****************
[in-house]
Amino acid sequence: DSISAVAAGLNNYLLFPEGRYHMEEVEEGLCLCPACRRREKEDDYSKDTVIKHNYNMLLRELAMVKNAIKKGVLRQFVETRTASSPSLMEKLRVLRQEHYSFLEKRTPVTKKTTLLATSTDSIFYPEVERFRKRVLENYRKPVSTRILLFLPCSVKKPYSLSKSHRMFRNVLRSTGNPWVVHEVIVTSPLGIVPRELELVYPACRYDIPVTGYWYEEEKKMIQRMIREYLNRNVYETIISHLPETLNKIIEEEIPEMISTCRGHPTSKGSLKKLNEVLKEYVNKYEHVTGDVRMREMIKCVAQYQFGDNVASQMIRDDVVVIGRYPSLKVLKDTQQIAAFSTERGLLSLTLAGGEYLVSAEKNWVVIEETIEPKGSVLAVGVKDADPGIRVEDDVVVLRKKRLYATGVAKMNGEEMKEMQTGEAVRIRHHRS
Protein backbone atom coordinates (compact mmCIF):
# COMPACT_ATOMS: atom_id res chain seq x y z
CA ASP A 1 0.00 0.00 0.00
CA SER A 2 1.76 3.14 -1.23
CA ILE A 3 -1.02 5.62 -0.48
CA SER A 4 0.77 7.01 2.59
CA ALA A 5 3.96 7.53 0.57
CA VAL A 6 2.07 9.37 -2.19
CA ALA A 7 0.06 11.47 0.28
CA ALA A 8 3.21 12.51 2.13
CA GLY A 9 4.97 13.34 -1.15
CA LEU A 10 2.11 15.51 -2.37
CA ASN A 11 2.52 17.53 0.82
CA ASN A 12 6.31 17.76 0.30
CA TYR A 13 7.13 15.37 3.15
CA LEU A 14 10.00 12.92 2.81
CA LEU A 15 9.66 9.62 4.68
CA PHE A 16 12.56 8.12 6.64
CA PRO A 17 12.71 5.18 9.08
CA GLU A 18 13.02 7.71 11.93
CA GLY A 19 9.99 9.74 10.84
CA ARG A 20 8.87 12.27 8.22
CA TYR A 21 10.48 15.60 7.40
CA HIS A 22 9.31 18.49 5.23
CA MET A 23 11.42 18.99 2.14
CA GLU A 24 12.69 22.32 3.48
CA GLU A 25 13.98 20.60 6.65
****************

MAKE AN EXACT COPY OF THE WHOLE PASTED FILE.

[in-house]
Amino acid sequence: DSISAVAAGLNNYLLFPEGRYHMEEVEEGLCLCPACRRREKEDDYSKDTVIKHNYNMLLRELAMVKNAIKKGVLRQFVETRTASSPSLMEKLRVLRQEHYSFLEKRTPVTKKTTLLATSTDSIFYPEVERFRKRVLENYRKPVSTRILLFLPCSVKKPYSLSKSHRMFRNVLRSTGNPWVVHEVIVTSPLGIVPRELELVYPACRYDIPVTGYWYEEEKKMIQRMIREYLNRNVYETIISHLPETLNKIIEEEIPEMISTCRGHPTSKGSLKKLNEVLKEYVNKYEHVTGDVRMREMIKCVAQYQFGDNVASQMIRDDVVVIGRYPSLKVLKDTQQIAAFSTERGLLSLTLAGGEYLVSAEKNWVVIEETIEPKGSVLAVGVKDADPGIRVEDDVVVLRKKRLYATGVAKMNGEEMKEMQTGEAVRIRHHRS
Protein backbone atom coordinates (compact mmCIF):
# COMPACT_ATOMS: atom_id res chain seq x y z
CA ASP A 1 0.00 0.00 0.00
CA SER A 2 1.76 3.14 -1.23
CA ILE A 3 -1.02 5.62 -0.48
CA SER A 4 0.77 7.01 2.59
CA ALA A 5 3.96 7.53 0.57
CA VAL A 6 2.07 9.37 -2.19
CA ALA A 7 0.06 11.47 0.28
CA ALA A 8 3.21 12.51 2.13
CA GLY A 9 4.97 13.34 -1.15
CA LEU A 10 2.11 15.51 -2.37
CA ASN A 11 2.52 17.53 0.82
CA ASN A 12 6.31 17.76 0.30
CA TYR A 13 7.13 15.37 3.15
CA LEU A 14 10.00 12.92 2.81
CA LEU A 15 9.66 9.62 4.68
CA PHE A 16 12.56 8.12 6.64
CA PRO A 17 12.71 5.18 9.08
CA GLU A 18 13.02 7.71 11.93
CA GLY A 19 9.99 9.74 10.84
CA ARG A 20 8.87 12.27 8.22
CA TYR A 21 10.48 15.60 7.40
CA HIS A 22 9.31 18.49 5.23
CA MET A 23 11.42 18.99 2.14
CA GLU A 24 12.69 22.32 3.48
CA GLU A 25 13.98 20.60 6.65